It was, said Hallam, a sense that the virus had “returned a sense of geography” after the internet had effectively “flattened” it. “But with it at the same time, we’re still dragging back bits of the technology that flattened it and there’s a really interesting change of narrative.”
He continued: “We’ve forever talked about a borderless world. And there’s a reality that actually people need people and people need a physical connection which under the lights of Nextdoor and Facebook groups has returned – which is really interesting because that changes things.”
Lenza agreed. He said that the sense of ‘local’ got dissolved in the wake of the internet and as globalisation became a reality. “People saw that it didn’t matter where they bought their services from, but this has all been brought into sharp focus again. People are now starting to see the value of [community] in their day-to-day lives and I’m already seeing the way they have transformed the way they buy or consume goods and services.”
Taylor concurred: “The coronavirus has made us navel gaze about how much more opportunity there is in that shared experience. We’re all planners in some regard – let’s understand what those shared experiences are at a local level and try and tap into that in some way shape or form.”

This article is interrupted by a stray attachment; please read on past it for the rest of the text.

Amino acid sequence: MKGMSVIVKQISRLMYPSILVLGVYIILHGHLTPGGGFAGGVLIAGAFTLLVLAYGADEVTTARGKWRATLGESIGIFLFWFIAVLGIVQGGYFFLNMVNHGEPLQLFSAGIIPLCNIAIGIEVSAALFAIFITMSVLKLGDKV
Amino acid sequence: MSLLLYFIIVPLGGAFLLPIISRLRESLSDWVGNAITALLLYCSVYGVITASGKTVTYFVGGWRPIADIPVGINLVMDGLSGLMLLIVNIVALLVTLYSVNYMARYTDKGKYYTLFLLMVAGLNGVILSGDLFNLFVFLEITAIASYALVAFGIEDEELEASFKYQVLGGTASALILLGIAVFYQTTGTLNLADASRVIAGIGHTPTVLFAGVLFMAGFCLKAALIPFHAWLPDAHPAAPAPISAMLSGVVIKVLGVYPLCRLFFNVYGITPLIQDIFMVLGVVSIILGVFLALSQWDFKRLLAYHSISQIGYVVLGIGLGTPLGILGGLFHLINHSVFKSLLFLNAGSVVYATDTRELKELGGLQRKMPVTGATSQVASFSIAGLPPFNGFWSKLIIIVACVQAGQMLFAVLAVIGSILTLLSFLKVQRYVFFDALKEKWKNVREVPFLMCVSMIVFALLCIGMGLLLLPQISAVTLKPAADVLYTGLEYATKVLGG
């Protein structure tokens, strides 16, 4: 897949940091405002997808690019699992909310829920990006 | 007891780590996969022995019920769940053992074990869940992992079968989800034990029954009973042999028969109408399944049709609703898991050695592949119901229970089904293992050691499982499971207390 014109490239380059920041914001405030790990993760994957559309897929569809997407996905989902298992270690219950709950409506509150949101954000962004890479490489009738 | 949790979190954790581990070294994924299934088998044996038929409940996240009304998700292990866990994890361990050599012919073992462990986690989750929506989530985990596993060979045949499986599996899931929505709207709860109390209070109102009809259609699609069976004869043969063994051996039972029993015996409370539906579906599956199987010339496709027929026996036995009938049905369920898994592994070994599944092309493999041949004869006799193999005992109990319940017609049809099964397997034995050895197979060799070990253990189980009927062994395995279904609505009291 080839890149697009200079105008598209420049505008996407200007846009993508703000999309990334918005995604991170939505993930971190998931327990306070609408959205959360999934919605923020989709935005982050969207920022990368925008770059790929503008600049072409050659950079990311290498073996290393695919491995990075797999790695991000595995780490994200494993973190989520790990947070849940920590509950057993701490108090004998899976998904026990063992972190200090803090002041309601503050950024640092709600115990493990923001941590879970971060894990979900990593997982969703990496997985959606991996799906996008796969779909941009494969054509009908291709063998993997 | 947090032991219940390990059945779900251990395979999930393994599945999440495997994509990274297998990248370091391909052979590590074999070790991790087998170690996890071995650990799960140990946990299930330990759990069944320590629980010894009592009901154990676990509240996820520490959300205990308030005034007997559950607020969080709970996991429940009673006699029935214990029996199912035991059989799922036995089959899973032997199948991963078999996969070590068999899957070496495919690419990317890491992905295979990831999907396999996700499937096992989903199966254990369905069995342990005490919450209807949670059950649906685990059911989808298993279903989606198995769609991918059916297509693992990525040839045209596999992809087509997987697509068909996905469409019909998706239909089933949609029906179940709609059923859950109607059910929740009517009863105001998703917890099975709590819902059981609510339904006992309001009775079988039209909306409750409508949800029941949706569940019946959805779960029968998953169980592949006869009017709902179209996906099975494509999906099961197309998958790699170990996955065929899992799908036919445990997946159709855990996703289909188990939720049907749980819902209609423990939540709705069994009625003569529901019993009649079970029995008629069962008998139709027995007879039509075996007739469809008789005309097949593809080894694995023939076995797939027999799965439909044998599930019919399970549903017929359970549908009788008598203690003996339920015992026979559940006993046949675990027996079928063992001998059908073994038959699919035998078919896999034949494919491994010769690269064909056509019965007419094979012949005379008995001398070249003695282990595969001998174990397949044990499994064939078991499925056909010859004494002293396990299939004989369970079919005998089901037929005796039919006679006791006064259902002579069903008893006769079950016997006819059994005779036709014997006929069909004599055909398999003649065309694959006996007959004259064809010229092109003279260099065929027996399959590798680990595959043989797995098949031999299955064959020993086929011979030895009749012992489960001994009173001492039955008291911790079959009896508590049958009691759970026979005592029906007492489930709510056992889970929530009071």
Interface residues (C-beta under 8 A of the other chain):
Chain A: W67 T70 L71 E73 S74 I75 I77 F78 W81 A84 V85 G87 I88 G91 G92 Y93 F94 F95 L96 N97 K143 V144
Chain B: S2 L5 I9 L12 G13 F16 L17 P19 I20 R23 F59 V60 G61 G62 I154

Curtis said his background was mostly in international roles but he had learnt that the best global campaigns were those that “acted” locally. “You have to have this common thread, you have to have the brand’s voice you have to have the consistency of communications to operate in every market across the world. But if you just do that, rather than have a conversation with them, from a bottom up approach… you can’t actually tap into what matters to people.”
Chapman outlined the tensions between local, regional, national and international priorities at a business level, pointing that markets are primed to driving profitability while global HQs were more concerned with efficiencies and commonalities. “You will always have different business objectives depending on the position or plan you’re putting together,” he cautioned.
Part of the problem on the communications front, suggested Baumann, was that ‘local’ had had a bad rap for years – in the pre-digital days it was not a priority for agency or marketing executives. “Does local have a legacy that needs a rebrand?” she asked. “Think back to pre-digital and local press campaigns – never the most exciting stuff, whereas now, through social and so on, there is so much that you can do.
“With sites such as Nextdoor you can really do good in a way you weren’t able to in channels before.”
With a renewed focus on context and with consumers needing timely information more than ever, location – and local – has perhaps never been more important for advertisers.